The term “rumble stow” has entered the common lexicon at many container terminals around the world. While a panel of cargo specialists had never heard the term, it is being used daily by terminal planners and increasingly expected and tolerated by vessel crew. In an ideal world, the complex system of cargo stowage on container ships is very precise, with the competing goals of maximizing the cargo load, segregating IMDG cargo and maintaining the vessel in a safe condition with regards to stability and stresses all carefully balanced (pun intended). The reality (or the “work as done” versus the “work as imagined”) is that, aside from IMDG containers which require precise locations for proper and safe segregation and reefers that must be near a power outlet, there is much variation in where a container winds up on a particular bay.
Now, 99% of the time, there are no issues. Unfortunately, there’s the 1% – the IMDG or reefer that is improperly stowed, or the stack weight limit or lashing loads that are violated. Best practice (and it should be the only practice) is to obtain the final plan well before sailing and completion of cargo so that any issues might be rectified. Also unfortunately, that’s not always the case. This places the vessel in a potentially hazardous situation both from a direct threat to safety of the crew and vessel, but also from regulatory hazards.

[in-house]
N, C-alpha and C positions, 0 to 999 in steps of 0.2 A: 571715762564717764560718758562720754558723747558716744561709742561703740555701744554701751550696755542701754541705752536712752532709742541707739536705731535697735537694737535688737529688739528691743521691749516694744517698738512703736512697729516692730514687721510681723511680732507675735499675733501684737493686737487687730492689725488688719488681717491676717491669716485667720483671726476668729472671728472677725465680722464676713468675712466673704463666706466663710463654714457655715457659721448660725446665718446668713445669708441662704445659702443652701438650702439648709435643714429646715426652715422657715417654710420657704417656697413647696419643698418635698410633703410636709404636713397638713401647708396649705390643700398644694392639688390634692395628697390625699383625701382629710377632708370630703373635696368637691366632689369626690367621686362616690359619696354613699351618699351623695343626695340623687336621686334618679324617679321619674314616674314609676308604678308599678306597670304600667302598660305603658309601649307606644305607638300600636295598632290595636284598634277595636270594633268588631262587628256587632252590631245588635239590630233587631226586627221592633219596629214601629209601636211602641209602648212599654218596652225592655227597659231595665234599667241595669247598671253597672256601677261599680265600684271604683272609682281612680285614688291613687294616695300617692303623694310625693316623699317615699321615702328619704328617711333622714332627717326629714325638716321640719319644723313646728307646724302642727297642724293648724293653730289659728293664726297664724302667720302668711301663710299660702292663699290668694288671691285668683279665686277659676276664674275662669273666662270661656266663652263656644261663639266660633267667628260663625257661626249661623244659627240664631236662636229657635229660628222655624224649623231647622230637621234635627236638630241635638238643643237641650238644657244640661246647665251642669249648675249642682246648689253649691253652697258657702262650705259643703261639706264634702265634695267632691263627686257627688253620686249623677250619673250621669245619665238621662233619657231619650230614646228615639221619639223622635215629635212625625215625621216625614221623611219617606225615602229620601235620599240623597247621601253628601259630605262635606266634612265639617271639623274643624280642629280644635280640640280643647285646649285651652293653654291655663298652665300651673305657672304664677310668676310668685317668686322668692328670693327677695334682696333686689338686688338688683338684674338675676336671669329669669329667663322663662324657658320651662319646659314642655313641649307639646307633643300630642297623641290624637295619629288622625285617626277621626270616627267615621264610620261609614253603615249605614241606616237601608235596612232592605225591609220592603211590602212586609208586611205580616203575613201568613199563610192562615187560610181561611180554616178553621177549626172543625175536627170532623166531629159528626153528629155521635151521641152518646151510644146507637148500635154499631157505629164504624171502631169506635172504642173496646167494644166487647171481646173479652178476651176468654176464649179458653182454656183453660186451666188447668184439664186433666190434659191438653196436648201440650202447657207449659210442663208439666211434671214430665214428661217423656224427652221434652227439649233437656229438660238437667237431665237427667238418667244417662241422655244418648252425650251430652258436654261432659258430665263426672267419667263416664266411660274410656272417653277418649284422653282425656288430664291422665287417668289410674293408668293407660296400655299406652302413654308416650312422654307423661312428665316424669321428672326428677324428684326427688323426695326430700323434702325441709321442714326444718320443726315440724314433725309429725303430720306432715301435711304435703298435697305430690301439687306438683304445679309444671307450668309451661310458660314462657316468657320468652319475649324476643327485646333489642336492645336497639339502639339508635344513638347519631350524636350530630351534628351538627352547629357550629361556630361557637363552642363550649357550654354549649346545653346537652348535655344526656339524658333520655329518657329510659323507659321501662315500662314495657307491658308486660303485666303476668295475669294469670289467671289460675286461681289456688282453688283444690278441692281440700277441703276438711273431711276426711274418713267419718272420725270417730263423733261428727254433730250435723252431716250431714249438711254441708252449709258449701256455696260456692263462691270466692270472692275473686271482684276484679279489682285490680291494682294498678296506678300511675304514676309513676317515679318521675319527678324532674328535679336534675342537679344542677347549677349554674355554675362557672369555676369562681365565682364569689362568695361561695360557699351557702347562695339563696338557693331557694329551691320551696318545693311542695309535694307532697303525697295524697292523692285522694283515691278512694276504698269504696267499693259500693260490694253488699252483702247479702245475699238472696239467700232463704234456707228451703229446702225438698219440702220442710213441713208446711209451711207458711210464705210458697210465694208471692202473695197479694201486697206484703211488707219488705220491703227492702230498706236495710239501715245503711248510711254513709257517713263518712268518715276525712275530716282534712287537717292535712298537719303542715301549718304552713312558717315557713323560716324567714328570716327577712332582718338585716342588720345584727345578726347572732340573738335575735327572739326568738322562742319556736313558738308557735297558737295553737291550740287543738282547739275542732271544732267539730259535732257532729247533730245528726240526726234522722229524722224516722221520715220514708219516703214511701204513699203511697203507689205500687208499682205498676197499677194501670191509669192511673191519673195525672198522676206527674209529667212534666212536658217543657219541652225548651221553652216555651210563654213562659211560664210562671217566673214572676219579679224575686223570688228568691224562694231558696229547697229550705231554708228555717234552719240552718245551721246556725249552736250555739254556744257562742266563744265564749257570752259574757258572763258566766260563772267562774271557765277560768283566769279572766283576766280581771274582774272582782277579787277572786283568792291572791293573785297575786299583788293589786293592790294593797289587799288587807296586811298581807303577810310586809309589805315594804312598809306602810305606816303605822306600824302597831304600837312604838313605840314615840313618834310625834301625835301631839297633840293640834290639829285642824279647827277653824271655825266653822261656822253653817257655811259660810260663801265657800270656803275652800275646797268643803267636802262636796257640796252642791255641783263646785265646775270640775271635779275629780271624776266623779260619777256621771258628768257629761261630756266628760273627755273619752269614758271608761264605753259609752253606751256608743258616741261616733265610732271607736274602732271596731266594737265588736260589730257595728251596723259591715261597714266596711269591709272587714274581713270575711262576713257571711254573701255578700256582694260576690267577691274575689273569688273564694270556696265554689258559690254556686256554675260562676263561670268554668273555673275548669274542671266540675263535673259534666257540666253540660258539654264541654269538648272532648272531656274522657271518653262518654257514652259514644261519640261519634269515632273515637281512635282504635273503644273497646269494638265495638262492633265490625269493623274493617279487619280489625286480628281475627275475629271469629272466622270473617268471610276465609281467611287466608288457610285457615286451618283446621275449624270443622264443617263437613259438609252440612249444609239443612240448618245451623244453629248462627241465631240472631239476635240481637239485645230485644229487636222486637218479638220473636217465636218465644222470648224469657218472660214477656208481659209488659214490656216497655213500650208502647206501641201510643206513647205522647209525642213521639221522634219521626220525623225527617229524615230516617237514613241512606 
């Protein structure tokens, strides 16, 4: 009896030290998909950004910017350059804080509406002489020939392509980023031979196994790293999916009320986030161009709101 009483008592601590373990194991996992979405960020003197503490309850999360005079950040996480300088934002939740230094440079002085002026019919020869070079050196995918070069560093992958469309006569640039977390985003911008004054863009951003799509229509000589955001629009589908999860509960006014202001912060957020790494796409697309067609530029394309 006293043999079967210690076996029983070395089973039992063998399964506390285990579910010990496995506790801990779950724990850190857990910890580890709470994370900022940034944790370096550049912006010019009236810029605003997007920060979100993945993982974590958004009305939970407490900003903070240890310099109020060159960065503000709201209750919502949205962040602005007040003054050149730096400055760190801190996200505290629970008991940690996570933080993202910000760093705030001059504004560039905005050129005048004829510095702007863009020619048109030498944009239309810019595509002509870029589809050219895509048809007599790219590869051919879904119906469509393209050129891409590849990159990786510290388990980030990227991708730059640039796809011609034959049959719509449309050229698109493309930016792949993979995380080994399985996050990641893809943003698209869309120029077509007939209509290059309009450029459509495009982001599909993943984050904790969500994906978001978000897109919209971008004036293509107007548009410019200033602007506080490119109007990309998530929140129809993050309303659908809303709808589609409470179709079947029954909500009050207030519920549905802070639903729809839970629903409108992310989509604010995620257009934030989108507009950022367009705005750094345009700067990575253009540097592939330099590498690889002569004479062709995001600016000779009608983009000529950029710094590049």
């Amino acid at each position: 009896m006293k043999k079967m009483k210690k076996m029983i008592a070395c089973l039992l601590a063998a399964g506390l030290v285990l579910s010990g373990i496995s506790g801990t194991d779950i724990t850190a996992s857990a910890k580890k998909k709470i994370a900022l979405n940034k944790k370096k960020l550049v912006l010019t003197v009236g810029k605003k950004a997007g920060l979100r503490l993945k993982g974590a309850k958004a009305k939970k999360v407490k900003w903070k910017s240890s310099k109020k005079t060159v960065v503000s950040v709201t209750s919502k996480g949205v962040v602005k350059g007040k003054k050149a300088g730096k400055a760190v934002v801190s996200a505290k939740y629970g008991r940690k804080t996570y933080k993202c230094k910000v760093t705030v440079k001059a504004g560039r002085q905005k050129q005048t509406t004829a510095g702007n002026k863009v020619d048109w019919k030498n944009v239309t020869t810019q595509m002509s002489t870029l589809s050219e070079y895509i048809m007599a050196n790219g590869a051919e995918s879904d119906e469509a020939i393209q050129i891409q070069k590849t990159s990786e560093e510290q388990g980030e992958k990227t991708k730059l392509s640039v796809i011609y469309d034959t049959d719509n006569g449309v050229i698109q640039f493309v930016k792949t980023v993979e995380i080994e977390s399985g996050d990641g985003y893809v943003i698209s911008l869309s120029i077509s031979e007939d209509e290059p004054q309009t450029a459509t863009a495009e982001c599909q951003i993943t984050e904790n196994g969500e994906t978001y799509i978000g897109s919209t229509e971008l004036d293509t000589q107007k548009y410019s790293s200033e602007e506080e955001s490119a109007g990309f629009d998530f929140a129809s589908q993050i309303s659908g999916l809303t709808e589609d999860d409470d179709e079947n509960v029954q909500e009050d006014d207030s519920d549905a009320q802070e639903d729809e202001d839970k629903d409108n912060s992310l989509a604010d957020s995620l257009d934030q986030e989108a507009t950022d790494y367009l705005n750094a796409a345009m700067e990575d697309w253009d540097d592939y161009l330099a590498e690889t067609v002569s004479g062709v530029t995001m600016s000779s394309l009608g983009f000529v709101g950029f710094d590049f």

So, rumble stowing. It can be argued from the terminal side that expecting a particular container to be in a particular stowage location will add tremendously to their workload. Unfortunately, this shifts the workload to the vessel. When reefer containers are rumble stowed, the actual container must be searched for in the reefer manifest, the set point and ventilation settings compared with the container in question and the correct position of the container manually noted by vessel crew. This places an additional workload on vessel crew that are already stretched thin and working with competing goals of checking reefer containers, checking lashings, maintaining a security watch, adjusting mooring lines and attempting to remain STCW/MLC rest hour compliant (i.e. the vessel cannot have all crew out on deck for a 20 hour port stay). All this with larger vessels, faster cranes and the quest for efficiency in operations.
So, what can be done? With regard to IMDG containers, there is no leeway. They must be stowed where planned. There have been minimal issues in this regard. Reefer containers, though, are another story. They add tremendously to the workload of the vessel crew – particularly when loading and discharging – but, they also add tremendously to the shipping companies’ bottom lines. In order to best serve both the interests of the shipping companies and the needs of the vessels’ crew, perhaps “rumble stowing” should be addressed on a formal level.
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